And so for the millions of women who saw Cosby be convicted in 2018, his trial was a rare opportunity to experience a vindication by proxy for the rapes, assaults and indignities that they themselves had suffered, committed by men they know will never see the inside of a courtroom. The scale of sexual violence is so great, and the instance of consequences for it is so rare, that in cases like Cosby’s, a high-profile trial offers many women a moment of minor catharsis – even when it is not their attacker, even when their own attacker will never face any justice at all. They cannot make the system fair for themselves, or for the man who attacked them. But they can see it be fair for another women, and see another man get part of what he deserves. The conviction of a high-profile rapist thereby sends a social message that women rarely hear: that rape is wrong, and that sometimes, institutions will actually behave as if it is wrong.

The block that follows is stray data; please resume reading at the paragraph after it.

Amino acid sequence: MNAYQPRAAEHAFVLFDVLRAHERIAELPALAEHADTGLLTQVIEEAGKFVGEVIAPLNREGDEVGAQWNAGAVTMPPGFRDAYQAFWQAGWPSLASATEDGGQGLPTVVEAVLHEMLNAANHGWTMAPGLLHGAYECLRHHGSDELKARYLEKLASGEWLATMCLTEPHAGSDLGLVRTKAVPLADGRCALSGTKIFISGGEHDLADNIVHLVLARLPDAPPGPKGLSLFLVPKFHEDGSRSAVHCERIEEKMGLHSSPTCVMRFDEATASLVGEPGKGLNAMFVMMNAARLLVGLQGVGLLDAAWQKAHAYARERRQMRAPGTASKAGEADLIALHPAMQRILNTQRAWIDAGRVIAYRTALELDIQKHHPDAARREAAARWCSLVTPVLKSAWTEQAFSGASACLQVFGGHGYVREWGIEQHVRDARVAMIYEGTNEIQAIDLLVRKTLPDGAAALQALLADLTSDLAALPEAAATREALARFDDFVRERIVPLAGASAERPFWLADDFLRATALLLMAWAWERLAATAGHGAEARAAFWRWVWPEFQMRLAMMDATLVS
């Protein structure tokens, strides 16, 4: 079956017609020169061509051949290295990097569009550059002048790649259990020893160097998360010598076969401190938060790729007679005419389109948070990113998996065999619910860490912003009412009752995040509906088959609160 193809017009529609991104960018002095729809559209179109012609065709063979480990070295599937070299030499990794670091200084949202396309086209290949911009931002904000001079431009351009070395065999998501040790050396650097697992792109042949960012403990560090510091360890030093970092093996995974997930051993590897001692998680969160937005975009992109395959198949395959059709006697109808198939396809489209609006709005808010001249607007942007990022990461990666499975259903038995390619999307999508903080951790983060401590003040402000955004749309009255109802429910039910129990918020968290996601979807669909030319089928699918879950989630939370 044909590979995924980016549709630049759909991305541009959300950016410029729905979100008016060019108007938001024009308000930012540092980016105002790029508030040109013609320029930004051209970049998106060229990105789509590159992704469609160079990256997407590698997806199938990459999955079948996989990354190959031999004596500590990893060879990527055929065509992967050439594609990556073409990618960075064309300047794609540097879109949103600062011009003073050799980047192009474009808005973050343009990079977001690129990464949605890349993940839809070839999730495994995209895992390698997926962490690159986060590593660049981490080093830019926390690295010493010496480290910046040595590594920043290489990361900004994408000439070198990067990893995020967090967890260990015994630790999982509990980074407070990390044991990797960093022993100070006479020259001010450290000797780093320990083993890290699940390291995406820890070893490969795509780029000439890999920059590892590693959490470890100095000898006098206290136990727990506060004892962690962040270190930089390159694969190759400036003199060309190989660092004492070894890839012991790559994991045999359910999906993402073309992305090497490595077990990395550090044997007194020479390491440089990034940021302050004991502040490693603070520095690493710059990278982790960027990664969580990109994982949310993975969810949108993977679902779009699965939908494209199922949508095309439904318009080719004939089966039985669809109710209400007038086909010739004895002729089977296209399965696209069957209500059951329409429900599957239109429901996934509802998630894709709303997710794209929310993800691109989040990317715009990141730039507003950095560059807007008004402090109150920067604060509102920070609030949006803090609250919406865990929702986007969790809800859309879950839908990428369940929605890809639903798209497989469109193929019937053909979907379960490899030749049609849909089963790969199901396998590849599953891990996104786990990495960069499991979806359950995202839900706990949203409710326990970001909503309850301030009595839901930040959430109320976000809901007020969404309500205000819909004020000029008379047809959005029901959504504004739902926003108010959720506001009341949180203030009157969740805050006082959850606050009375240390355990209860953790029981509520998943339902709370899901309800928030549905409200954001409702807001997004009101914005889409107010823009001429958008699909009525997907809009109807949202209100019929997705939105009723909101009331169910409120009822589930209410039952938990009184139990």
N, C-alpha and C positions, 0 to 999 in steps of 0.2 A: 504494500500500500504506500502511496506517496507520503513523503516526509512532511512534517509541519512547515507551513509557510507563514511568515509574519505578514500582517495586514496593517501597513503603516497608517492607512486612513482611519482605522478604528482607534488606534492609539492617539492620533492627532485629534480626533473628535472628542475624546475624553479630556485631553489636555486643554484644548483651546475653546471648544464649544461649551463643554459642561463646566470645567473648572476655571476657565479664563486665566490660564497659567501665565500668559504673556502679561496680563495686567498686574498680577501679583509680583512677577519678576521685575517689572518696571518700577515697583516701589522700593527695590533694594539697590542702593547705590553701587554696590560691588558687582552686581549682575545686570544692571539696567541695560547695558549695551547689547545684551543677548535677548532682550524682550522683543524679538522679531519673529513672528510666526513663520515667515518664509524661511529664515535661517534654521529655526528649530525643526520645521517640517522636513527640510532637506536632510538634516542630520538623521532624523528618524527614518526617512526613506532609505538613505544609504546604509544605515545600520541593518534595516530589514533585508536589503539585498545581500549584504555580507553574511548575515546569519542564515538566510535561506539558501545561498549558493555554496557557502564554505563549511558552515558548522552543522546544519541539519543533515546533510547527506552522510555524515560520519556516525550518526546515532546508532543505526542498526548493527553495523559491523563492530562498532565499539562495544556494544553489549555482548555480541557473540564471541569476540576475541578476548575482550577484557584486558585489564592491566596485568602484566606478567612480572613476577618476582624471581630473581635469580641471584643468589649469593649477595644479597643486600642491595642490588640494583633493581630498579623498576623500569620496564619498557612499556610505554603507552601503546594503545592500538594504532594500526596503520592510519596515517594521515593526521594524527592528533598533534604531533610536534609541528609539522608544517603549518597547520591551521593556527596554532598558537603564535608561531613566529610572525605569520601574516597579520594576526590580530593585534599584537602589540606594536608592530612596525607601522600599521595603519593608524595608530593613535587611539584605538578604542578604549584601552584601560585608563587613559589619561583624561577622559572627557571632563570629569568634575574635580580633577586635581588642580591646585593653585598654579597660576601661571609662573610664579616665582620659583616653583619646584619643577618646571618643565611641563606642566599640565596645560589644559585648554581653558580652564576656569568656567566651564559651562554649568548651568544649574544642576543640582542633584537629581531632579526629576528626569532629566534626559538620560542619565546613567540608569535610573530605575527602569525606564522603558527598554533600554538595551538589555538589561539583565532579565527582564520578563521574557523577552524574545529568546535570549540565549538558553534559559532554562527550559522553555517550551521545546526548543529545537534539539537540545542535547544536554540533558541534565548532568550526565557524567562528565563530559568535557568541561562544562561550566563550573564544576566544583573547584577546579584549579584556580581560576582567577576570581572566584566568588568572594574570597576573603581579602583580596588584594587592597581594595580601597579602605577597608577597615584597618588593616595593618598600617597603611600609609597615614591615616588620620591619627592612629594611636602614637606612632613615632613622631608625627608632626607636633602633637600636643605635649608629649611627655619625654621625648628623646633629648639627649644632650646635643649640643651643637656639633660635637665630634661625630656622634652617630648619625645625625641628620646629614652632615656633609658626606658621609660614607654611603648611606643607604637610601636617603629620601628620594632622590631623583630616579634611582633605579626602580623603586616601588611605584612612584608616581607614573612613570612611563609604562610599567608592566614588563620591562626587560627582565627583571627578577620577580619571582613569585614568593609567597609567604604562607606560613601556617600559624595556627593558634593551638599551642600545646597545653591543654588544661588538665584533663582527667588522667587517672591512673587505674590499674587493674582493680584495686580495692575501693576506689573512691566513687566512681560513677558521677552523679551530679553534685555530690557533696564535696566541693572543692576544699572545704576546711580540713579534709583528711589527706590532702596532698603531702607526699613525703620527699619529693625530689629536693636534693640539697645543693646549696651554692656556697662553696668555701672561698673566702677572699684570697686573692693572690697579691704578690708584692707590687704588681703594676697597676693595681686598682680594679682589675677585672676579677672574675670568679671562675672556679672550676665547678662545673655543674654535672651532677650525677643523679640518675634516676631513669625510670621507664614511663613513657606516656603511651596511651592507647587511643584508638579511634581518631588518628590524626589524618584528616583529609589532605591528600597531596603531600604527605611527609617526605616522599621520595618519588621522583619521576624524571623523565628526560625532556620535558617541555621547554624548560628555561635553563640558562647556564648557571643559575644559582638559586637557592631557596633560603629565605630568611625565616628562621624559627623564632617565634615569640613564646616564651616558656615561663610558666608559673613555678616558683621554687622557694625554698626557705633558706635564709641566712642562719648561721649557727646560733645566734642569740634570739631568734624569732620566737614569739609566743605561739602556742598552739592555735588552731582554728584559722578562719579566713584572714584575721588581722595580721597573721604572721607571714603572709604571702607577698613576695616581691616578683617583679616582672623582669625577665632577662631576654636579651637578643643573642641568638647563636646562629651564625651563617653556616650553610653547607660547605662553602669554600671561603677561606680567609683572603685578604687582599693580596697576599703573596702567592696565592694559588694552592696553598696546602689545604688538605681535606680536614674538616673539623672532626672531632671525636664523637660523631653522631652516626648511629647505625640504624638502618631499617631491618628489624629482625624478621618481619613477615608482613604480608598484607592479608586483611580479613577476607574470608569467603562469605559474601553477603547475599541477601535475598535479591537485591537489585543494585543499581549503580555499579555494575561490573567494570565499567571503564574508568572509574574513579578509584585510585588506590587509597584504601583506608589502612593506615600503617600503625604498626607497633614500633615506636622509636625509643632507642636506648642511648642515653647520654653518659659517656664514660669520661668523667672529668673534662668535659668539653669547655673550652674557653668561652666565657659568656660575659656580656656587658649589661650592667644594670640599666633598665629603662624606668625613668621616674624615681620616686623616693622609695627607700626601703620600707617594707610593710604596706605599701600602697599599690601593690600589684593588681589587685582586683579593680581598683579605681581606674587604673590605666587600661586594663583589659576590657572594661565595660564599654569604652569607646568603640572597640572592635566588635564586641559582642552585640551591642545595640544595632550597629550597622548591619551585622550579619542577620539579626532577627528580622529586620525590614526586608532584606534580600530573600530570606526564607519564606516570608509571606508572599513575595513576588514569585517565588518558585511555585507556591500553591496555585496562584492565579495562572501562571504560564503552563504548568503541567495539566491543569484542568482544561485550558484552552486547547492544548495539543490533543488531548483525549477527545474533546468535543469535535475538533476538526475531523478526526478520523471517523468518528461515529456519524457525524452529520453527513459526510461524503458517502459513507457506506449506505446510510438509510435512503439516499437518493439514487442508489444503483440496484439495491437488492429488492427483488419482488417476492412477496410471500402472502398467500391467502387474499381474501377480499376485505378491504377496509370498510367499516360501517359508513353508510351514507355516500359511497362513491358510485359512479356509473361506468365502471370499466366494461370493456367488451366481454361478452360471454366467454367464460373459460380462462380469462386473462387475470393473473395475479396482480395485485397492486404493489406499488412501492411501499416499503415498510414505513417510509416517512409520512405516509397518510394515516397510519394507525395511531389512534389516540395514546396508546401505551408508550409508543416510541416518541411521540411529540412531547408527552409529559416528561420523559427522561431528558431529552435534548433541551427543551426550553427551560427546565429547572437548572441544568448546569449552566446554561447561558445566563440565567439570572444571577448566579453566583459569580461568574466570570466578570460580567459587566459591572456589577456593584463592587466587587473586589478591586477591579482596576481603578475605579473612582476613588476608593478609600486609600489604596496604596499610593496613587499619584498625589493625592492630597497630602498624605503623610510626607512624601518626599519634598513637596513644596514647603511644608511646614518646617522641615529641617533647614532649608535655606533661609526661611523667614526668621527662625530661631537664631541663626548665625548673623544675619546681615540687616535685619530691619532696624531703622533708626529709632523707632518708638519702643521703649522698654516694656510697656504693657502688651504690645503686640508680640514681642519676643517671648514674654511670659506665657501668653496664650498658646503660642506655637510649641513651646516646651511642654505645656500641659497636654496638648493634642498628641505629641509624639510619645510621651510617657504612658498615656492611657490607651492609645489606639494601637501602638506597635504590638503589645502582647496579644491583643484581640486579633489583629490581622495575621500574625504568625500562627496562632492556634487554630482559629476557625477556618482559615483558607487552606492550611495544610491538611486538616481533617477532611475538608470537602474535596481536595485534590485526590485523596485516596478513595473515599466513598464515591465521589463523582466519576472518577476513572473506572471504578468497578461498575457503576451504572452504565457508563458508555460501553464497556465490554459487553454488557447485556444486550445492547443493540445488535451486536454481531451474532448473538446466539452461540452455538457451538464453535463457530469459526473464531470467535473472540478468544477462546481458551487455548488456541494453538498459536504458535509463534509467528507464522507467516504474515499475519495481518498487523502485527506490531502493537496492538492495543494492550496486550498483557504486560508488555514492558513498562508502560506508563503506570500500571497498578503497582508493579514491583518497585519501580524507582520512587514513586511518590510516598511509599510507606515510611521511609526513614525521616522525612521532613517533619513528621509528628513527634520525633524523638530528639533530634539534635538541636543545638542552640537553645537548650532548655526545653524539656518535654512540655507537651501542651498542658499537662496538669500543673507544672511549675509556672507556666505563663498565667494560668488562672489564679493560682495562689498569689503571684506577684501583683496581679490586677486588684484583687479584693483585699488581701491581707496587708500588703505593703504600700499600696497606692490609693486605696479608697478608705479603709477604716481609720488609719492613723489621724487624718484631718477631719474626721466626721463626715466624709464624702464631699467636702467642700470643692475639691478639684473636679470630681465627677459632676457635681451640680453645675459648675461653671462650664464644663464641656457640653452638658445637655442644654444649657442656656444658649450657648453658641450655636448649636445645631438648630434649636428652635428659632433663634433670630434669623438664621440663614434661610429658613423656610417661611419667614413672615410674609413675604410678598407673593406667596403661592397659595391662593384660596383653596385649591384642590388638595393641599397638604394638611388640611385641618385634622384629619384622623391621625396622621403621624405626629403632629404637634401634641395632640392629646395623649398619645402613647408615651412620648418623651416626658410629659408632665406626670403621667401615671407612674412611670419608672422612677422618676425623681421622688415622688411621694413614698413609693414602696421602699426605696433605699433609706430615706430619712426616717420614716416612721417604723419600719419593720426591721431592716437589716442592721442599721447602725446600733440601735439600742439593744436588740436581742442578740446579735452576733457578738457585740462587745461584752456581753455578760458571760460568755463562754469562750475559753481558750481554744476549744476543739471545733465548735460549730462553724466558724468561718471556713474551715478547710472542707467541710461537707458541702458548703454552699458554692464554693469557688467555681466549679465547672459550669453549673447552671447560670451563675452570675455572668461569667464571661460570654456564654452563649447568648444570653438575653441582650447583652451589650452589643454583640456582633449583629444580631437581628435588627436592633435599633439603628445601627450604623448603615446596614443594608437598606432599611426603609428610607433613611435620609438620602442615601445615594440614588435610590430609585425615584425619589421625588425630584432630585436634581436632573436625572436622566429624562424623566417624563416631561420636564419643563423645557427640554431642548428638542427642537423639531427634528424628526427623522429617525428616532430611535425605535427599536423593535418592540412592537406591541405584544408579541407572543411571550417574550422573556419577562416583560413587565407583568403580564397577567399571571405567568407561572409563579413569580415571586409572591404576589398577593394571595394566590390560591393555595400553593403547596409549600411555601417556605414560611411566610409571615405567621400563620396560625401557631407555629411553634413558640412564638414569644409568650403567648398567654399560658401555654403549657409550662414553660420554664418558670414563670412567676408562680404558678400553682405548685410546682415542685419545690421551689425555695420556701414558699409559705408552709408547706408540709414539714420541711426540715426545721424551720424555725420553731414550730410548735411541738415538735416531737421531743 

Cosby’s release snatches away that symbolism, and the hope it represents, offering instead the cold certainty that rape will not be punished; that the law recognizes women as citizens only in the abstract; that society punishes violence only when it is not gender violence. Cosby’s conviction was overturned based on a minor legal point, and seems to have been the product of prosecutorial incompetence. But the details are almost immaterial in the wake of his release, which in hindsight feels as if it was inevitable. Of course he was not going to be punished; of course no legal body would find that those women – even together, even in their great numbers – were as important as he was. For me, part of the insult of Cosby’s release is that it makes me realize I was stupid for not predicting it. After all, this is why most sexual violence accusers don’t come forward in the first place: they already know that justice is not on offer.
- Moira Donegan is a Guardian US columnist